News broke today of a Black Hat research report which details major concerns among the Infosec community including critical infrastructure security, nation state attacks, enterprise security risks, and the implications of the NIS Directive and GDPR requirements. Almost half of the respondents cite a foreign power (terrorist organization, rogue nation or large nation-state) as the primary threat to Europe’s critical infrastructure, whilst nearly 40 percent believe that a lack of required skills is the primary reason why security strategies fail, and the shortage is only being exacerbated by GDPR requirements at many organizations. Andy Norton, Director of Threat Intelligence at Lastline commented below.
Andy Norton, Director of Threat Intelligence at Lastline:
“GDPR sets out a legal requirement for the gathering, managing, storing and disposing of personally identifiable information (PII) on European citizens. If you are holding information considered PII on European citizens, you are subject to the GDPR requirements regardless of where you are in the world or where the information is held. The NIS directive is guidance on how providers of essential services and critical infrastructure should apply security controls to their environment in order to make it resilient to attack.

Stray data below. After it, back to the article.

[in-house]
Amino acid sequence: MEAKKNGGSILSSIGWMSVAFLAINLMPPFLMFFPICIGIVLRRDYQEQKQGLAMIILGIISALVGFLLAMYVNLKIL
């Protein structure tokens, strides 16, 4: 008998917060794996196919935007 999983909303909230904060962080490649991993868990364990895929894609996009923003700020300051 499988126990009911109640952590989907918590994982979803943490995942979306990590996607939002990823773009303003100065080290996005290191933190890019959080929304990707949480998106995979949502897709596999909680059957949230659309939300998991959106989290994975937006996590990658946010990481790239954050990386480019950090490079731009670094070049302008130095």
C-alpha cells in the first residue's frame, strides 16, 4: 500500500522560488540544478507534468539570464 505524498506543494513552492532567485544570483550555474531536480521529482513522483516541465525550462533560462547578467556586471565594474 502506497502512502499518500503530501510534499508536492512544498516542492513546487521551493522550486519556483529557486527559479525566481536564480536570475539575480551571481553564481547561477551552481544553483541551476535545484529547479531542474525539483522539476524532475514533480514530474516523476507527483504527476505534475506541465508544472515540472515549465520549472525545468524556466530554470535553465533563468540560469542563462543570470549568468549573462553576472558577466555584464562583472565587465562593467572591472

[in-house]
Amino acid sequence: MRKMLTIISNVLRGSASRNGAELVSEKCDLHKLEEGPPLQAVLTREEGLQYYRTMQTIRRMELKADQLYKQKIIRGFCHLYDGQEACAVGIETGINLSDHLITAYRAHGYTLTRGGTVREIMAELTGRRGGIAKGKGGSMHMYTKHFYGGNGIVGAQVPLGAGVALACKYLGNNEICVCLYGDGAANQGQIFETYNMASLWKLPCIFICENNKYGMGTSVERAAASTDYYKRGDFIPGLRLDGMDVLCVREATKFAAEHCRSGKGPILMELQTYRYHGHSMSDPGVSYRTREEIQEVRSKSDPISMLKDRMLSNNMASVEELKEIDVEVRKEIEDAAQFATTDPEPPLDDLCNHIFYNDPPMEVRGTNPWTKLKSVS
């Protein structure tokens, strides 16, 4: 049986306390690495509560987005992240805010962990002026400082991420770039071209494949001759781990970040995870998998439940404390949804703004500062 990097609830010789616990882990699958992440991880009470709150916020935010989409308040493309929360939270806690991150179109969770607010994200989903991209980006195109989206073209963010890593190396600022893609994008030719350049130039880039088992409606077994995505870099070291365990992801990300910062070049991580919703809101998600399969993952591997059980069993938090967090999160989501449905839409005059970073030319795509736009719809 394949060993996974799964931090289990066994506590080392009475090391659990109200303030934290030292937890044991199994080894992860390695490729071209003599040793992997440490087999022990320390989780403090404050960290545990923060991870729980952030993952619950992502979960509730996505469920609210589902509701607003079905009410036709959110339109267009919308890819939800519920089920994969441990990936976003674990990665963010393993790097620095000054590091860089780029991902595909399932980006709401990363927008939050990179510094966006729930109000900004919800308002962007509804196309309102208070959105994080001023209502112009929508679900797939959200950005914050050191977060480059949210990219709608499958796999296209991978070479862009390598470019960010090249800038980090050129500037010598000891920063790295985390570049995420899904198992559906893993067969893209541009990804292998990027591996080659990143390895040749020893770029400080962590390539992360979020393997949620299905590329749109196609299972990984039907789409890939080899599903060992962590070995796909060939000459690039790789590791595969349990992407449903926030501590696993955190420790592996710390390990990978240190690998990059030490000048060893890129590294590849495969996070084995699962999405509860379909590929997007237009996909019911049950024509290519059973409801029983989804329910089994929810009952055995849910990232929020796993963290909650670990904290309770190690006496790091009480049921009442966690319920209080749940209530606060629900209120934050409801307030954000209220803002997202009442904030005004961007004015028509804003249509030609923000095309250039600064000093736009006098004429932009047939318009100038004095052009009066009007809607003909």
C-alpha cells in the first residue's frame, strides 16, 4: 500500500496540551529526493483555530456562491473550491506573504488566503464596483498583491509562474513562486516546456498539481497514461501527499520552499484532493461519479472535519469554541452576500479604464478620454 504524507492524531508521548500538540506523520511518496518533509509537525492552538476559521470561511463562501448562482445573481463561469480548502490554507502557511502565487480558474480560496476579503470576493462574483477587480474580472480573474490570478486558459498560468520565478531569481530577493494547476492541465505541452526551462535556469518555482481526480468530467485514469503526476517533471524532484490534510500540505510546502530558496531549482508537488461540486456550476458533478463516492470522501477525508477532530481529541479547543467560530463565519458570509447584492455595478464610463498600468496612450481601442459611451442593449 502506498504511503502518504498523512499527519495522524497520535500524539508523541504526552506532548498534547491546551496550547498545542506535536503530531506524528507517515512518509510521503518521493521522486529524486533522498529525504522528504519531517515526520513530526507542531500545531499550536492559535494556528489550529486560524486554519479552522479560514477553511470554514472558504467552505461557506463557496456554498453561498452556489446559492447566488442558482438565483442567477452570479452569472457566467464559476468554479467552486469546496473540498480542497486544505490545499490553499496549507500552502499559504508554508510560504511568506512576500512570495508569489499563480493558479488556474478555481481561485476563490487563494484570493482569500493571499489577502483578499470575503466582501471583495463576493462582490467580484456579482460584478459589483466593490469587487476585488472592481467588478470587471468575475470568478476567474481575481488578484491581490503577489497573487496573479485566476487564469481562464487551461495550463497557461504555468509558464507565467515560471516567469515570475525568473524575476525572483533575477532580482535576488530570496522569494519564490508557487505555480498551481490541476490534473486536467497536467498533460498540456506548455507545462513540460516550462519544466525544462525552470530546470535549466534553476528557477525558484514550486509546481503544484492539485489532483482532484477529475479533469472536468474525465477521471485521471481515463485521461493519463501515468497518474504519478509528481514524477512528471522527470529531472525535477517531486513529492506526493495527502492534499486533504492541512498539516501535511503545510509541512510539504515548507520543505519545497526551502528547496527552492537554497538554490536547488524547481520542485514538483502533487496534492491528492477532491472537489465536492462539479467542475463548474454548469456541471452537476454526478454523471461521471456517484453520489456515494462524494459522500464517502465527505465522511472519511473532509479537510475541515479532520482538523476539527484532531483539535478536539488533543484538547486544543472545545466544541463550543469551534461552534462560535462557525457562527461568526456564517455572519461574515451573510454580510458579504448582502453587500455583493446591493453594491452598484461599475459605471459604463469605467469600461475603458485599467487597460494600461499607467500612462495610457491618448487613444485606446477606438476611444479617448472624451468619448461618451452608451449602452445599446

GDPR in effect is ensuring the provision of privacy is treated as critical infrastructure. Many of the articles in GDPR related to securing, auditing and monitoring requirements are taken from the NIS Directive. Much of the frenzied activity to date has been spent on finding out where data is, and whether it is held in a compliant manner. What has not been addressed is the requirement for state of the art, continuous vigilance in the monitoring and auditing of the security controls.
Common place wisdom implies that “the breach is inevitable”, in which case European coffers are about swell massively; GDPR fines could even pay for Brexit. There is a 72 hour ticking clock, and once an organisation discovers a malicious infection into the internal network, they must prove before the clock runs out that the infection did not exfiltrate data considered to be PII. If at the end of the 72 hours they are uncertain about the extent of the compromise they have a decision to make. Either they don’t inform the regulatory body, and risk increased fines if further investigation uncovers PII data was involved in the compromise, or do inform the governing body (the ICO in the case of the UK), and risk customer confidence losses. Organisations need to provision an automated breach defence system, that can prevent and prove no PII data was taken, and that therefore there is no potential for harm and the ICO need not be involved.
Without a state of the art breach defense system, our best advice to organisations is: Get Denial Plans Ready.”